Being led by a celebrity CEO who succeeded a man once named “manager of the century” probably doesn’t help either. Immelt, who rose through GE’s sales and marketing ranks before leading its plastics and health care divisions, became CEO after a high-profile horse race to succeed Jack Welch that catapulted him into the spotlight. One of the most recognized faces of corporate America for the 16 years he held the job (he stepped down last year) Immelt led President Obama’s jobs council and was considered as a veteran corporate hand to replace Uber CEO Travis Kalanick.

Leadership experts say such prestige can create a “social distance” between the CEO and direct reports, even if they make efforts to improve personal relationships. (Immelt, for instance, was known to host dinners with one of the top 185 officers of the company each month at his home and reconvene for a few hours the next morning to talk about their careers and their performance.)

“People tend to not want to tell them the bad stuff,” said Tim Pollock, a professor of business at Penn State University who has studied celebrity CEOs. “They become starstruck; they’re less likely to want to speak up and say negative things.”

As with most things in life, this too could go wrong. You could create an organisation culture where everyone only brings up bad news and uses them as an excuse not to perform or deliver. There is a fine line and no one knows where it is drawn.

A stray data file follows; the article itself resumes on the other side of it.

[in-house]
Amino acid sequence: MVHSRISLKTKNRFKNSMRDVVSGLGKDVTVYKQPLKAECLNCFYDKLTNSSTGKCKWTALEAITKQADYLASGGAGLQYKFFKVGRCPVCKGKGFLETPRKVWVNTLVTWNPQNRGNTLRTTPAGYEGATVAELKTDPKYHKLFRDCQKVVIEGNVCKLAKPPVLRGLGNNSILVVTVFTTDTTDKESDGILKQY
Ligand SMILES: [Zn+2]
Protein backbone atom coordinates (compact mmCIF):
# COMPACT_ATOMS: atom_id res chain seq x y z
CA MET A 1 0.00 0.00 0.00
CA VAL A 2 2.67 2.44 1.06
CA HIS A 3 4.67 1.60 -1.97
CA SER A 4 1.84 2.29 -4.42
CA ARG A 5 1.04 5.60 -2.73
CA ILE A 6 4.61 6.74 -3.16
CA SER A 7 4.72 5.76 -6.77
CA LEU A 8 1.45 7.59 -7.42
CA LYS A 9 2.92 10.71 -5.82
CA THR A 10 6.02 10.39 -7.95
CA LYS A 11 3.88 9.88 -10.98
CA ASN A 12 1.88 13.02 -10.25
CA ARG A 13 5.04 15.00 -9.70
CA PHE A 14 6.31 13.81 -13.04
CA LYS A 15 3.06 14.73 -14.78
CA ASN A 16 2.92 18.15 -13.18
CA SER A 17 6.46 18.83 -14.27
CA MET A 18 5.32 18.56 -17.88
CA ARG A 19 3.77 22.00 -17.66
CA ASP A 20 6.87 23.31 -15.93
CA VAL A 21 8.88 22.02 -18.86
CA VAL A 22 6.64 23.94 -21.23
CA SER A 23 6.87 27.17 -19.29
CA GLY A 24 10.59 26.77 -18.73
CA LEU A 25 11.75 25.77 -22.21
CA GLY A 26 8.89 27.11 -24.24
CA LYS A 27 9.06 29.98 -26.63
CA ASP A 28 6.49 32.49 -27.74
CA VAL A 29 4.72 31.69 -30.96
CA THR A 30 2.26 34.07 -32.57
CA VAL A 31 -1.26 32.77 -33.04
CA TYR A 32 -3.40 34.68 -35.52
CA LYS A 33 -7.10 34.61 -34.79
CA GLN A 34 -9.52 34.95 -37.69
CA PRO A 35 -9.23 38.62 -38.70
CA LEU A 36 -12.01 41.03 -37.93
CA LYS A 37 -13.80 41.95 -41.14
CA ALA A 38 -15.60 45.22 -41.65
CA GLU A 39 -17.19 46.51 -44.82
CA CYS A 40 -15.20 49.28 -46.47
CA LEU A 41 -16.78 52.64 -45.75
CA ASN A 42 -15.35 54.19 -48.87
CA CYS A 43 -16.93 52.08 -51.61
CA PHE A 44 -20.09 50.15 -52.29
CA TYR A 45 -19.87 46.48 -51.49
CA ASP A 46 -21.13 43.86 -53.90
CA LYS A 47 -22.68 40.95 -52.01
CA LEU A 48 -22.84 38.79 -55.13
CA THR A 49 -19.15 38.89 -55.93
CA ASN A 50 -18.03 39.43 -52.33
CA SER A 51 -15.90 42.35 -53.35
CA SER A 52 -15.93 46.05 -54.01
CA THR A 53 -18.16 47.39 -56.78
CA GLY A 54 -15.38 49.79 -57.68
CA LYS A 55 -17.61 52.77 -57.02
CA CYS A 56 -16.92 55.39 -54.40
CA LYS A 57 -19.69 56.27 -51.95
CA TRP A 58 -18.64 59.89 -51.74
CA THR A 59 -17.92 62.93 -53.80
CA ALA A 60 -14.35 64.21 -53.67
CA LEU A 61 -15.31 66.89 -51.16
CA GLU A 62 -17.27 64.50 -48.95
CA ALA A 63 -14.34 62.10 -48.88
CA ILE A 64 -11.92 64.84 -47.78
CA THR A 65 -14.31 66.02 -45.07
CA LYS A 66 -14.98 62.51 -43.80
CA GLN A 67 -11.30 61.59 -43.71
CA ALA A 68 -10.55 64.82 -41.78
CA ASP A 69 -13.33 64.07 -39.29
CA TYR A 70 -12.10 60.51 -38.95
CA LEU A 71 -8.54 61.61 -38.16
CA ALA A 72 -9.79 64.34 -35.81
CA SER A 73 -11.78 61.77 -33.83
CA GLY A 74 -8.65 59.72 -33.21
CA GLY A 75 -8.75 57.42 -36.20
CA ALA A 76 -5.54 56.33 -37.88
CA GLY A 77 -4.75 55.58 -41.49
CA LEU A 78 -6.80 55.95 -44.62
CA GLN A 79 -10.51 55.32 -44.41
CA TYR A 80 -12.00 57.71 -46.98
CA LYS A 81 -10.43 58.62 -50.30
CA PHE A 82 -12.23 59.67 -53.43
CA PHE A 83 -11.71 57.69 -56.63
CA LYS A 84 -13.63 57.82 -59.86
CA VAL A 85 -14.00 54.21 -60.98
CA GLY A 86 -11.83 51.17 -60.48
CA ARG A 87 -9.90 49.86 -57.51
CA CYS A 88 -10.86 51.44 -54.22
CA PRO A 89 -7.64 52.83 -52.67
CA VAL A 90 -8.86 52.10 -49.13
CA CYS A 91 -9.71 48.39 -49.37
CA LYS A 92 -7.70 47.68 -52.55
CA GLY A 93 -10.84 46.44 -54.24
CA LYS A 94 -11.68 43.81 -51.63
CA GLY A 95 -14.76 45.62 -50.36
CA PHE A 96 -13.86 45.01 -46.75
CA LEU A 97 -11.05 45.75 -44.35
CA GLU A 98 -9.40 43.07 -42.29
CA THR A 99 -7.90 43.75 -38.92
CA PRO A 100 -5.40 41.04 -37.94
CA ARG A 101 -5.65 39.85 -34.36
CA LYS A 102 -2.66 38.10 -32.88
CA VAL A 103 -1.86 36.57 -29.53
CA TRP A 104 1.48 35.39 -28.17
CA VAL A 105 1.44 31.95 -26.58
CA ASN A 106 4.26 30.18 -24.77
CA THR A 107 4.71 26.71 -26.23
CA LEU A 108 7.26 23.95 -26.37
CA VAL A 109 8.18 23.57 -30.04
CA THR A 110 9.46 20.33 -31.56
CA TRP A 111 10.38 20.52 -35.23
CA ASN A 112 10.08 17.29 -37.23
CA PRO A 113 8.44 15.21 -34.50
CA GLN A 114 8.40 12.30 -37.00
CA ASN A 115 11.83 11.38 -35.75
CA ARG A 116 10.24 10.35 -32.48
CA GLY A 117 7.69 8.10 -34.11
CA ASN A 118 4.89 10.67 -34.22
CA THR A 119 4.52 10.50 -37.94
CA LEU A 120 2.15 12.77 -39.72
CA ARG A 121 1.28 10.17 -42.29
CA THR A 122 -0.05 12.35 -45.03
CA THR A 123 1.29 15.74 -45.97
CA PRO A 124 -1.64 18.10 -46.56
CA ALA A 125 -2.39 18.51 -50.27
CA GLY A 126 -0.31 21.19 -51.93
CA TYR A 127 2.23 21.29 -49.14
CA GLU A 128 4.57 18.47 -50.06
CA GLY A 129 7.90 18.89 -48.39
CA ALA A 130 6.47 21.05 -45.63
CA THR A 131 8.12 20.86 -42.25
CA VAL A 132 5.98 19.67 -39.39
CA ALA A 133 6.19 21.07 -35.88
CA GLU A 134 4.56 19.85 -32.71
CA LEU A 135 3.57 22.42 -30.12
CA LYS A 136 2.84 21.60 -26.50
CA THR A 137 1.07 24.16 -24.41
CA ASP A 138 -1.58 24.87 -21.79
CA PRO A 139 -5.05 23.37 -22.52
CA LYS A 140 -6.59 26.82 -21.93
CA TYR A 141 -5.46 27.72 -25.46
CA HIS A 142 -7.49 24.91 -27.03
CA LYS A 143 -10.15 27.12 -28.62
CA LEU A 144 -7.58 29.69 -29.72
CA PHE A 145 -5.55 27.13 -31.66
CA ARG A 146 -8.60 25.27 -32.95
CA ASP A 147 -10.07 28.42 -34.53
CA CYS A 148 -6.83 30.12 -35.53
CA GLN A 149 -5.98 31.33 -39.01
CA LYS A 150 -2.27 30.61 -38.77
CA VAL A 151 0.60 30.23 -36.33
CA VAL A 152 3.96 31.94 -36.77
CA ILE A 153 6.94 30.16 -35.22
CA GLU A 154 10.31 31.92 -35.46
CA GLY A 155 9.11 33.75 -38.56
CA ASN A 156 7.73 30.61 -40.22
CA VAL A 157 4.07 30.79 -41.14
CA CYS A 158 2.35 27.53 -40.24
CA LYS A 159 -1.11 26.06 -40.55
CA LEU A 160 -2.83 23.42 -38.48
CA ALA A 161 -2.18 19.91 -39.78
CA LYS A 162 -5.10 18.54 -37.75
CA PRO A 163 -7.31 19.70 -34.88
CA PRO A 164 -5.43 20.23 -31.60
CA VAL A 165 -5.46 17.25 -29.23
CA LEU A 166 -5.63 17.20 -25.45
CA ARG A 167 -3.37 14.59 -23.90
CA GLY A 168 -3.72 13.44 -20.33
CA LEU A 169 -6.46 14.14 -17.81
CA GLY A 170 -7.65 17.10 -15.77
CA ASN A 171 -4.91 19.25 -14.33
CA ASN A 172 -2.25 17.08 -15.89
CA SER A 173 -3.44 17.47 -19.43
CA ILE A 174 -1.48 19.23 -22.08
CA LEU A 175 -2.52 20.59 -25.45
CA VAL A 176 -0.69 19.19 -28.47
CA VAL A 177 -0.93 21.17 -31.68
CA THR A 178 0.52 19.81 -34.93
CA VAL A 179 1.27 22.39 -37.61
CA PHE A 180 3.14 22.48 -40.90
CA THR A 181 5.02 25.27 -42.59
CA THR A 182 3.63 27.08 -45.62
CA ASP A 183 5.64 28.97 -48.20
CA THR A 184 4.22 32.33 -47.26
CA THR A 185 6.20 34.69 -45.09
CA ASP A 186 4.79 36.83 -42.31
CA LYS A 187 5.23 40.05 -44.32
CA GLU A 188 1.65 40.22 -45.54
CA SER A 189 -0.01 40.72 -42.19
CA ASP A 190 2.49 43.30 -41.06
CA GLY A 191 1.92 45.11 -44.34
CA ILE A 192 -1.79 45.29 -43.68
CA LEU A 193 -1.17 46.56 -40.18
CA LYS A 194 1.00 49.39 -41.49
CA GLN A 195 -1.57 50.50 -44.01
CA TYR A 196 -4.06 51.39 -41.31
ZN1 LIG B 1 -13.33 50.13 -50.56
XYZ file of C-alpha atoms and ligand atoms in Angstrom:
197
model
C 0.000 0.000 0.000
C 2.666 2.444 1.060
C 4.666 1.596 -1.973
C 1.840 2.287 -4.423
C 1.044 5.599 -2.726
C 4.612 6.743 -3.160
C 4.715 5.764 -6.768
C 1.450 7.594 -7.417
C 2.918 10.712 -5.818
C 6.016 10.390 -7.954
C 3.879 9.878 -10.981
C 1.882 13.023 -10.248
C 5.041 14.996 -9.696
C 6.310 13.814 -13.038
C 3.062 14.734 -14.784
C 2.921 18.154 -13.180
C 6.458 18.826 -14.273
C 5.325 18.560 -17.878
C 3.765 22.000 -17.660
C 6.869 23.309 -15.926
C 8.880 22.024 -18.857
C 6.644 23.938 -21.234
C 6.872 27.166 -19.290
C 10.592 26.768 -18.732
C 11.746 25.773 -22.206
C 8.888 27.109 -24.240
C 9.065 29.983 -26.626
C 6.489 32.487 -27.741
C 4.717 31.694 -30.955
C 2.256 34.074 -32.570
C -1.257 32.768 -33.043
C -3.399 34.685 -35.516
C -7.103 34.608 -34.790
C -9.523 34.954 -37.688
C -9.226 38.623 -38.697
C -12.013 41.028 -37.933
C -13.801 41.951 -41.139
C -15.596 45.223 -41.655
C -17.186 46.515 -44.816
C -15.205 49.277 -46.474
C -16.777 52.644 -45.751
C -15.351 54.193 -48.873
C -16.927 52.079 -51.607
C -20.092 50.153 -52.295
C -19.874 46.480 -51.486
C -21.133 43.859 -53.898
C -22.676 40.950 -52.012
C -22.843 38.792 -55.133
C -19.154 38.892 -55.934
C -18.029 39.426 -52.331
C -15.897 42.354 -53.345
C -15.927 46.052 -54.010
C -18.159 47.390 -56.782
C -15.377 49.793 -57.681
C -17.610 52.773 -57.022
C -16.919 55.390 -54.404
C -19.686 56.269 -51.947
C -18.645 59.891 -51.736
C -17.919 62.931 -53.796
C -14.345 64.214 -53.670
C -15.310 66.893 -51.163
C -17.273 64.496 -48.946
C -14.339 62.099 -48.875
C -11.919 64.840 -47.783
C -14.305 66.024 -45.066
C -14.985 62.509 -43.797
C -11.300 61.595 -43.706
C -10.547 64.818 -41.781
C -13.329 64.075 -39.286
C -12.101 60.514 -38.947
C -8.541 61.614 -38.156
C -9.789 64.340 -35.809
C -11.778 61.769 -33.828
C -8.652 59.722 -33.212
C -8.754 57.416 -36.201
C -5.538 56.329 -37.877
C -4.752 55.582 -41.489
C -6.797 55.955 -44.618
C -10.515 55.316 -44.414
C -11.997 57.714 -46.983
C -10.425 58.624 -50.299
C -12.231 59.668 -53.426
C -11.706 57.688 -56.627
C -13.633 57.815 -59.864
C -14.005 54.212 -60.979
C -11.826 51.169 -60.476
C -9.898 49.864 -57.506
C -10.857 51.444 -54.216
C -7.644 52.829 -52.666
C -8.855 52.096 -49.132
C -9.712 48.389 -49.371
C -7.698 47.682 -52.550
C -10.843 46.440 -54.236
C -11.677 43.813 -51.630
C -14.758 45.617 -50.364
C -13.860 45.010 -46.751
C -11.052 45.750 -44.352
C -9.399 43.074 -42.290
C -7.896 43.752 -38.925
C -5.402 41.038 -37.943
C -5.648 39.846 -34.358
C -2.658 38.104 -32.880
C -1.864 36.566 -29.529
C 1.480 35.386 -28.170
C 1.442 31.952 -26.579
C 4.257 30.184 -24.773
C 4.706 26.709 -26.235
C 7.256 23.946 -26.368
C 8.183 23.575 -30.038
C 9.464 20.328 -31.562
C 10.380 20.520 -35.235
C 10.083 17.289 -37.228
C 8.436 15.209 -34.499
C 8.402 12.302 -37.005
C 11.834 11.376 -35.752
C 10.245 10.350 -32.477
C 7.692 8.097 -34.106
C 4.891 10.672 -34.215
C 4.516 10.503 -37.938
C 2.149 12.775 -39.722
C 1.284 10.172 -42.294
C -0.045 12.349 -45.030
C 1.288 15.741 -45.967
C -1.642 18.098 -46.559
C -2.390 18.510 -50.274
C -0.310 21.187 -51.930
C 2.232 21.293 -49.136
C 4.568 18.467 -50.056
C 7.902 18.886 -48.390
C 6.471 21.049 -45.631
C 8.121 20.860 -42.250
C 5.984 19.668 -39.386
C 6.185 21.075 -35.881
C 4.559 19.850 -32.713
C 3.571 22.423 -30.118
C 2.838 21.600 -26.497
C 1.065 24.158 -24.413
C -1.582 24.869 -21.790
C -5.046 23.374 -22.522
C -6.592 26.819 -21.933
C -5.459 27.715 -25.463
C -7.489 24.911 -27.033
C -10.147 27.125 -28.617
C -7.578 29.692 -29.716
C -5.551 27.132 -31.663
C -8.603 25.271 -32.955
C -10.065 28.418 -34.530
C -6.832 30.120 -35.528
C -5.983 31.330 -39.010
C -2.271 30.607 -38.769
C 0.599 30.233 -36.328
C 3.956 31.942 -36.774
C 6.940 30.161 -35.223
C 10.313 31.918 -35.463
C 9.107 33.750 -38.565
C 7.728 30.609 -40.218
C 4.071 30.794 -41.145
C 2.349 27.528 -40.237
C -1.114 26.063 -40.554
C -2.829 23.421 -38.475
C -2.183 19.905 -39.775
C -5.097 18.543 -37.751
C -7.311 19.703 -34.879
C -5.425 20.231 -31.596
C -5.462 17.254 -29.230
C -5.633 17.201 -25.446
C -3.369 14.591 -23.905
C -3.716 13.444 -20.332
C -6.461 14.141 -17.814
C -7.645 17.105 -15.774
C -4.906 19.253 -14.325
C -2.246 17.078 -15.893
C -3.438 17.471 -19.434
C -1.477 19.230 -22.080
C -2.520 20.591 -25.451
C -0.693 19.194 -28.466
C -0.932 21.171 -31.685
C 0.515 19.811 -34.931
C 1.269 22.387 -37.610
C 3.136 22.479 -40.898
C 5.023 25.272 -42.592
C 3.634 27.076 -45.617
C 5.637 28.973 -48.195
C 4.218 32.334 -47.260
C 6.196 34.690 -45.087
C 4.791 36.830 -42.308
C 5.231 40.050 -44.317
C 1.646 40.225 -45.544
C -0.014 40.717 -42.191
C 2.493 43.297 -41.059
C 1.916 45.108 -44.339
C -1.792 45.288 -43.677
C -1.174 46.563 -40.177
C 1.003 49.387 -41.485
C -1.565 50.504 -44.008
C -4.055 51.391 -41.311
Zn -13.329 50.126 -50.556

It requires repeated experimentation, trial and error, learning by trying and, above all, good luck, to figure out the right balance between fostering a culture of frankness, honesty and of positivism; right balance between awareness of limitations and of strengths too.

In general, today’s world is a high pressure world – not just in jobs or in businesses but in just about everything. From parenting to maintaining social networks, friendships, from pursuing multiple interests. The culture is one of doing so much in so short a time. Efficiency and scale, even in personal lives, pursuits and social interactions, are privileged. They used to be expected only in business organisations.